Lenovo IdeaPad Y900 Gaming Benchmarks
And we’re finally showing what this is capable of in terms of gaming. Unfortunately we haven’t had a chance to test a Pascal equipped laptop as of yet so these are still being compared against Maxwell GPUs.
That aside, we do use the stock overclocking settings and rev it up for each test. It ended up making a difference, though sometimes slight. At other times it was a bit larger of a difference that could actually be perceived. The only side effect, of course, is more heat and a much louder machine. That wasn’t an issue with headphones, however. It doesn’t get quite that loud. Let’s see what can do.
Ashes of the Singularity
Assassin’s Creed: Syndicate
Batman: Arkham Knight
Star Wars Battlefront
Grand Theft Auto V
Rise of the Tomb Raider
Overclocking, then, makes a difference even in a laptop. The extra horse-power from the CPU can help feed the still quite potent GTX 980M the information it needs to slam out frame rates at an alarming rate. Compared to it’s direct Maxwell competition, the Lenovo IdeaPad Y900 is a good gaming machine. It stretches the bounds of good with a dreamy keyboard too. The keyboard experience, on this laptop, is kind of unreal.
Battery life on a gaming-centric powerhouse such as this isn’t expected to be very high. This is, after all, a behemoth that even GPU switching can’t truly be of much use. But it does help productivity if it can last a bit while not plugged into the wall. Sometimes these laptops are used for more than just gaming, and it’s then that we want it to last for at least a few minutes. These battery tests are derived from PCMark 8 so that they can be replicated with ease. We calibrate to 200 nits of brightness as well.
The results are just as we expected. It doesn’t last very long while just browsing around nor does it last long while writing a few small word documents either. It’s massive and has a lot of power, so while they’re low, it’s expected. This definitely isn’t a laptop you’ll likely be taking with you on trips and actually using away from the wall. You’ll need power for this to be a useful machine, but when it’s plugged in, it’ll be a useful machine indeed.
To test entire system temperature in a realistic scenario, and to have those temperatures go as high as we could think in a real scenario, we ran Ashes of the Singularity at the test prescribed above and recorded the temperatures during that run. We look at both the CPU and the GPU.
It does get quite hot, and that means that the heat being expelled will be capable of scalding you if you aren’t careful, and clothed. The cooling system seems efficient and doesn’t necessarily make a whole lot of noise when no overclocked, so making the fan profile a bit more aggressive can help with that. Certainly overclocking would get it warmer, but then the fans get a lot louder and work much harder. It all ends up keeping things well under control. For the most part. This is one hot laptop!
Noise is tested in the same environment as is temperature. We run the benchmark of Ashes of the Singularity and then report the maximum reported noise.
The result is not bad at all. In fact, at normal clock speeds the Y900 is surprisingly nice. The fan noise is there, but it isn’t distracting or high pitched. It’s just noticeable background noise. When OC’d, however, it becomes plain that you’ve strapped a rather large propeller to the machine and using it to cool it down. It’s loud and in your face. But the result is a nicely cooled machine. And there’s no whine or other high-pitched noise. Just a general whooshing sound you’d expect from moving so much air. And it feels like it’s moving it. The rear has some serious air pressure. Is it noisy at full blast? Yes, is it annoying? No, not at all. Just make sure you use headphones with this thing.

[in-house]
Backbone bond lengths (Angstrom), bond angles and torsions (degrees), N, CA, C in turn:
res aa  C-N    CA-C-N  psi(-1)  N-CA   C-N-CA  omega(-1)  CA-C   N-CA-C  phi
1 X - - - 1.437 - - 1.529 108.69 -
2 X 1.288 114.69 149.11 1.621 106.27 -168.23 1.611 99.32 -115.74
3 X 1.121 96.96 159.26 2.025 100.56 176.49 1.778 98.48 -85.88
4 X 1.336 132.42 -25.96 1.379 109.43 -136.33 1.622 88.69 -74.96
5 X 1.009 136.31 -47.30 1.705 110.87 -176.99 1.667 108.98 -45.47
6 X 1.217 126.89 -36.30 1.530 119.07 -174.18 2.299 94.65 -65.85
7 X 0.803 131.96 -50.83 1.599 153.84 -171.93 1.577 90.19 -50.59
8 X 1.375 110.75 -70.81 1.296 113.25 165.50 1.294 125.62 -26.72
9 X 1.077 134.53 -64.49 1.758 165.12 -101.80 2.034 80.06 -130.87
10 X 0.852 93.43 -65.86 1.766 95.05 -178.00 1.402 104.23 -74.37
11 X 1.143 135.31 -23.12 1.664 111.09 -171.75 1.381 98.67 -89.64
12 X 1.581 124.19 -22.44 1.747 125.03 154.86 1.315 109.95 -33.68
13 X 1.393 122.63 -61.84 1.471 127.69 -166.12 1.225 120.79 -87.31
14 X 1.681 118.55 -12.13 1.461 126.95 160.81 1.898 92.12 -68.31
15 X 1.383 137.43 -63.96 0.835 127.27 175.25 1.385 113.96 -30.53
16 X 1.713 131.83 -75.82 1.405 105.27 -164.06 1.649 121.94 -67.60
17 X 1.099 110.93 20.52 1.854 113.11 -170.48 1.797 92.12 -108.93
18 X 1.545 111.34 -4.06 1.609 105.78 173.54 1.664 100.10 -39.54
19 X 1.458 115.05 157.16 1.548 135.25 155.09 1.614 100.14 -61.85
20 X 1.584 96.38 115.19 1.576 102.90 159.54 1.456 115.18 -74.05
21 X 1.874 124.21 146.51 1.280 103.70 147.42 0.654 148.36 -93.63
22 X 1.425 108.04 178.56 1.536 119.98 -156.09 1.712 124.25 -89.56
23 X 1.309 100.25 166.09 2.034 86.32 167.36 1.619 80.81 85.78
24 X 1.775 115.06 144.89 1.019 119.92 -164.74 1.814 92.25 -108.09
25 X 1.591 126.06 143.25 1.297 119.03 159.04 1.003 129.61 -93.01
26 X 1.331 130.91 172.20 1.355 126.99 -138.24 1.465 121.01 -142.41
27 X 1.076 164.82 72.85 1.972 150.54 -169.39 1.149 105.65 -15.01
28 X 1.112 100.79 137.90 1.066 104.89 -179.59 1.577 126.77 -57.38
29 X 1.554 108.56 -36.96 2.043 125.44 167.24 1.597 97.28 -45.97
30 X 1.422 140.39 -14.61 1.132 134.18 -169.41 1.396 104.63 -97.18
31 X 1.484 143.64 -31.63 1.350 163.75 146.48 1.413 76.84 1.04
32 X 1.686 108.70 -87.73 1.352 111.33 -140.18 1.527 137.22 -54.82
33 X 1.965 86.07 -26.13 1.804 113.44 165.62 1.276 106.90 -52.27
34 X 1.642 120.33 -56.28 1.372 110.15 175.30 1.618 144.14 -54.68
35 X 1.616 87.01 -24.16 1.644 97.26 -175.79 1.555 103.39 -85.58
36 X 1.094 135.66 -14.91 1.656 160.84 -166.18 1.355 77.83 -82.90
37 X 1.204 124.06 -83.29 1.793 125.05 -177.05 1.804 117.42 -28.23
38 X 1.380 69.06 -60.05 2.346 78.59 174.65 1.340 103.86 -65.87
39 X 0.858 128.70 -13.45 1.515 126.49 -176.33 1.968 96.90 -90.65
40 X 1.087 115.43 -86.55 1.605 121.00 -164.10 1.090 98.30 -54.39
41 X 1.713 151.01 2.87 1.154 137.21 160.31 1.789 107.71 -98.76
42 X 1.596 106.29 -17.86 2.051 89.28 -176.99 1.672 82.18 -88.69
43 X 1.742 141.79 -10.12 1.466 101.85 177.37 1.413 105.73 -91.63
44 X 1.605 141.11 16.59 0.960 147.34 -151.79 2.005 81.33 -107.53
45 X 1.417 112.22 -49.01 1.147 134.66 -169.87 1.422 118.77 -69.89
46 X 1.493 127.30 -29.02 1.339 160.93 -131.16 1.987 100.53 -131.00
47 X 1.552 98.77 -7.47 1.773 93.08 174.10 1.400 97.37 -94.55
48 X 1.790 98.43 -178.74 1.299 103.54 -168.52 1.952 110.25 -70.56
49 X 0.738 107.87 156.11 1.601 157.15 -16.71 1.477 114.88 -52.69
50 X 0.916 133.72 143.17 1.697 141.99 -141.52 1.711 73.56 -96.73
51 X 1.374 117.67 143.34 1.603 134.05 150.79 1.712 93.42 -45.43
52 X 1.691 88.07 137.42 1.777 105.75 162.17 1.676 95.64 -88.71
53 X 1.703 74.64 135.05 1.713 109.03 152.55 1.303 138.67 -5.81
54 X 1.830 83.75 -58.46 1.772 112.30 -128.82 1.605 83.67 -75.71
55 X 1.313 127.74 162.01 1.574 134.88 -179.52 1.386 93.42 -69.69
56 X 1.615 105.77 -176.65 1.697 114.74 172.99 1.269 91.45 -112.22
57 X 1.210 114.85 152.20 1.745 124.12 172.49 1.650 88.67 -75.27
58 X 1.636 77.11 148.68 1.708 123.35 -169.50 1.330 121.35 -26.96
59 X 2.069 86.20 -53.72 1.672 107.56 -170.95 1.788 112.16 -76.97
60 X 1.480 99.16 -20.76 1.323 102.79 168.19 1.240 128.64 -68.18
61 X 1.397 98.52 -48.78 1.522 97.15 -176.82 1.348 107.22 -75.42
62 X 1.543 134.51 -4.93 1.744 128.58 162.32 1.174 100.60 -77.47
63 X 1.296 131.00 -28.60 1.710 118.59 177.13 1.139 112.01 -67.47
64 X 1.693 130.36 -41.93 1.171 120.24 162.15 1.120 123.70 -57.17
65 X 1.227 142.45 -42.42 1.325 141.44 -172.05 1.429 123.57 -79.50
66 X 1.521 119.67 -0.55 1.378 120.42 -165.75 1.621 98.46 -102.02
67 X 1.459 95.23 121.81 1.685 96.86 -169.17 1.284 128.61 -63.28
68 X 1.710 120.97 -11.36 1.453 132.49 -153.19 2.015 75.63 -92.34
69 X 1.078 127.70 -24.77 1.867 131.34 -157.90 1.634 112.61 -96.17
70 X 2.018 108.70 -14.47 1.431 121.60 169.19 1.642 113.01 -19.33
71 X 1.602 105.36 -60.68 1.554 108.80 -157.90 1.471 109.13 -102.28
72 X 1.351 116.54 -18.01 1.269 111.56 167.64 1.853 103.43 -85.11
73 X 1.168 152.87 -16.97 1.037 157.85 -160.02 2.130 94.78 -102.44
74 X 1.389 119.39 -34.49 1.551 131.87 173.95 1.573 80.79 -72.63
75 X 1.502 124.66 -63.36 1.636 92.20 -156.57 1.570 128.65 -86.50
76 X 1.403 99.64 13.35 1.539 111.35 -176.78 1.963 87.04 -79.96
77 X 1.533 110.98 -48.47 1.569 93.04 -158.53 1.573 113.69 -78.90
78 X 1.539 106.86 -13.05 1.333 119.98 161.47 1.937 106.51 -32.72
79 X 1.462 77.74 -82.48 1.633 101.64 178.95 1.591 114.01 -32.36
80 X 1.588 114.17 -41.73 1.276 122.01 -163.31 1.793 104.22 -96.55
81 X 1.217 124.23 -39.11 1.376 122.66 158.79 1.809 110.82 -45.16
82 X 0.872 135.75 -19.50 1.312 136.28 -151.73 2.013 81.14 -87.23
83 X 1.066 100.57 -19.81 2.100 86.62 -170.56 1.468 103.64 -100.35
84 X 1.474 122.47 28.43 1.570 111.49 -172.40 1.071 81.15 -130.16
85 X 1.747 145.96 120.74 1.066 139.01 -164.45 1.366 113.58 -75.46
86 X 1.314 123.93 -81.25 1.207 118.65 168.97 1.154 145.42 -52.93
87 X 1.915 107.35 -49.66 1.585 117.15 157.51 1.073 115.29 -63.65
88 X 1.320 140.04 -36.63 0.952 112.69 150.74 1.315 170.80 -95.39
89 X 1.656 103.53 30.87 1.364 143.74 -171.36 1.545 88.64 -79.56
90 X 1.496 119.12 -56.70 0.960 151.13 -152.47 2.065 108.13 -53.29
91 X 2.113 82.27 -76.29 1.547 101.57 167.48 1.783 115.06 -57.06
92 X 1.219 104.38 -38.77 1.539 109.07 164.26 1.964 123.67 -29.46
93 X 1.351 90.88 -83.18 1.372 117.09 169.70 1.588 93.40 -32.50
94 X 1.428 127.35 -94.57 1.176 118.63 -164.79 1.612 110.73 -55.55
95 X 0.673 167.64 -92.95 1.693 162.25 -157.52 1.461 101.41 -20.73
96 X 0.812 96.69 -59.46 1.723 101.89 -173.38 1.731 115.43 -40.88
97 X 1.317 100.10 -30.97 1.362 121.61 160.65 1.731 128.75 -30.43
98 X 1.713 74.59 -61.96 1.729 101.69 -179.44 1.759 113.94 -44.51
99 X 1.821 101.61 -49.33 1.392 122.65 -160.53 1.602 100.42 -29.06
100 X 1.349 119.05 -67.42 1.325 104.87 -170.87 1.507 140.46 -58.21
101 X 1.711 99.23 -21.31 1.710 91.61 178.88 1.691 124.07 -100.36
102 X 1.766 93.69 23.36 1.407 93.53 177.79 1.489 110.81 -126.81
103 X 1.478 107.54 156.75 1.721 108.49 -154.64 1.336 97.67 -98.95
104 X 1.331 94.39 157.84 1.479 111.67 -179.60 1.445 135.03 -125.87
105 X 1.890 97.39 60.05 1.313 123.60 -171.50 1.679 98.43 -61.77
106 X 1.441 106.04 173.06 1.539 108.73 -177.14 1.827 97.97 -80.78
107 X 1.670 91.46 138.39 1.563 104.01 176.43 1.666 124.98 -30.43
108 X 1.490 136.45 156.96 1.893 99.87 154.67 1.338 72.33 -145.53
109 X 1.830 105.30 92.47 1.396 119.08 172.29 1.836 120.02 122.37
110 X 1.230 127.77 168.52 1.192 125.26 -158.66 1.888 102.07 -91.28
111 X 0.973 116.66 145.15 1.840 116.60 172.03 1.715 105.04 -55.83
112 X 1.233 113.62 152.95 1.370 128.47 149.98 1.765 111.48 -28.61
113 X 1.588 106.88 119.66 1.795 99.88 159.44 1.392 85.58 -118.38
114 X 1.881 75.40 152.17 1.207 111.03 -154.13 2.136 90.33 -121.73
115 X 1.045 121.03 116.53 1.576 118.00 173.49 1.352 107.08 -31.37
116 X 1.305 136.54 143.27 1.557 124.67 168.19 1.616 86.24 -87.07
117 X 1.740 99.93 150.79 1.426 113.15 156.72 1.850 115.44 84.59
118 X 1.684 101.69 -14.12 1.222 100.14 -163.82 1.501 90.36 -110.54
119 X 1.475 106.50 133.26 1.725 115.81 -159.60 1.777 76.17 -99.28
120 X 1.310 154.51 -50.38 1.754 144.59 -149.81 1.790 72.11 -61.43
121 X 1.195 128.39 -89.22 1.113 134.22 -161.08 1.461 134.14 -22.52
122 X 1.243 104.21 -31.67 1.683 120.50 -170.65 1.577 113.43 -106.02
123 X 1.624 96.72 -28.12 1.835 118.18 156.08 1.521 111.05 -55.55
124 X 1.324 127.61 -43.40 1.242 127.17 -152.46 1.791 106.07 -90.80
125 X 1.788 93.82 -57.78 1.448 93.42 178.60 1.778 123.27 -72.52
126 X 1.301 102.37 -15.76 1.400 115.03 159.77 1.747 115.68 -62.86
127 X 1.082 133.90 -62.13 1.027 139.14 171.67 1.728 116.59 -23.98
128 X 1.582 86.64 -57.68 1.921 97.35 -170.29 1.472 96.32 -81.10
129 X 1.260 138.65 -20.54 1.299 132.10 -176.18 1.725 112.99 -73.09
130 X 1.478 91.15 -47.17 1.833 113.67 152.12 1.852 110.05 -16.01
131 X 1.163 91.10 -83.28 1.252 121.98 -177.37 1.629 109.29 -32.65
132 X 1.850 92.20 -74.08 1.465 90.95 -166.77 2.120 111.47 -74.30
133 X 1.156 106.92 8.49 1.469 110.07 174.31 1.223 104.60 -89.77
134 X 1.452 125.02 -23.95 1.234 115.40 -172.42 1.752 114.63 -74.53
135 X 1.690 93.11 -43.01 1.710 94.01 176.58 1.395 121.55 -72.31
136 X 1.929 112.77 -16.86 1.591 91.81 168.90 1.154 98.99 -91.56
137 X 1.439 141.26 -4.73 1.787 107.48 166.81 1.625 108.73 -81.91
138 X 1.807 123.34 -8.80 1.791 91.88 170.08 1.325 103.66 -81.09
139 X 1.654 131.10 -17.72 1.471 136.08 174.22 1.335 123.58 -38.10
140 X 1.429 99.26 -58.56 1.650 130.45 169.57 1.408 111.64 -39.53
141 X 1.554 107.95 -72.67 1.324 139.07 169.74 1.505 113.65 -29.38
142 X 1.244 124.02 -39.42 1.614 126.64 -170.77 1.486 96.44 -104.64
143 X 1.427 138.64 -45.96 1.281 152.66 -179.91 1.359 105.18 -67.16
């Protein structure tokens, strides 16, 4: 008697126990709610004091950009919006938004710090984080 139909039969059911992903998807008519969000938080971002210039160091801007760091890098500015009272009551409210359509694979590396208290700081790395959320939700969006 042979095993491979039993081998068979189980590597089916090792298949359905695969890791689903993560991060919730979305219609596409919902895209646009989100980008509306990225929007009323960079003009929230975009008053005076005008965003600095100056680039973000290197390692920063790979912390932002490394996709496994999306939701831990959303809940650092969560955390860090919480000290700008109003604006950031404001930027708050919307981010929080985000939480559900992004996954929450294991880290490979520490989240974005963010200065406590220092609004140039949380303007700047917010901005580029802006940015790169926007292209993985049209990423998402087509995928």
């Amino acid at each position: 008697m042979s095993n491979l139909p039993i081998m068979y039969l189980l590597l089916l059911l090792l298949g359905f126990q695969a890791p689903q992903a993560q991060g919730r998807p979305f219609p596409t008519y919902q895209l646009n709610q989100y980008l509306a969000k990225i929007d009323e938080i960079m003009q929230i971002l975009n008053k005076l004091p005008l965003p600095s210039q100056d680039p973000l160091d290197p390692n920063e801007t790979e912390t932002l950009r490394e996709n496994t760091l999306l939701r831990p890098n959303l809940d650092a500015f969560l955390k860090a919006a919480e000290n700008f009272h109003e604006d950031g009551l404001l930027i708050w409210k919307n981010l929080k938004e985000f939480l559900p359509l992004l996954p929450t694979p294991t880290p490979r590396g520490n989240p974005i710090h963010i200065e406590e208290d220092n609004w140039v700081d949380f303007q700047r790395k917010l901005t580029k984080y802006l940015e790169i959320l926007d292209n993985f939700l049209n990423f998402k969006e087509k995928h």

The internals are relatively easily accessed, just take out a plethora of screws and pull up from the top of the wrist rest. From there you’ll have unfettered access to the inside where you can change nearly anything.
In addition to that you can actually manually overclock this beast if you’re willing. Just open up the included utility and have a gander. You have the ability to control the fan speed in addition to rudimentary control over the CPU and even the GPU. Just be advised that this is a laptop, so there’s only so much heat that can be expelled with those fans. They’re good, but not that good.
If you happen to want to make the keyboard prettier or put in a color scheme that matches whatever you’ve got going on, you can do that too. Just hop into the included app and play away. It’s also there to adjust the macro buttons as well. It’s all fairly easy to use and quite fascinating.
Despite the older GPU, the Lenovo IdeaPad Y90 packs quite the punch. It’s capable of some very good frame rates that are acceptable and more than enough. That piece of lacking technology will be updated soon as more mobile Pascal becomes available. If packed into the same chassis, than it’ll be a monstrous and wonderful machine. This one, with a “lowly” 980M is still potent and quite enjoyable. G-Sync, though a mostly a gimmick for most is still a nice inclusion. It only adds to the value and doesn’t cost anything extra.
- Excellent Screen
- Magnificent Keyboard
- Battery Life is Poor
- Hot and Slightly Loud
- Needs Updated GPU Options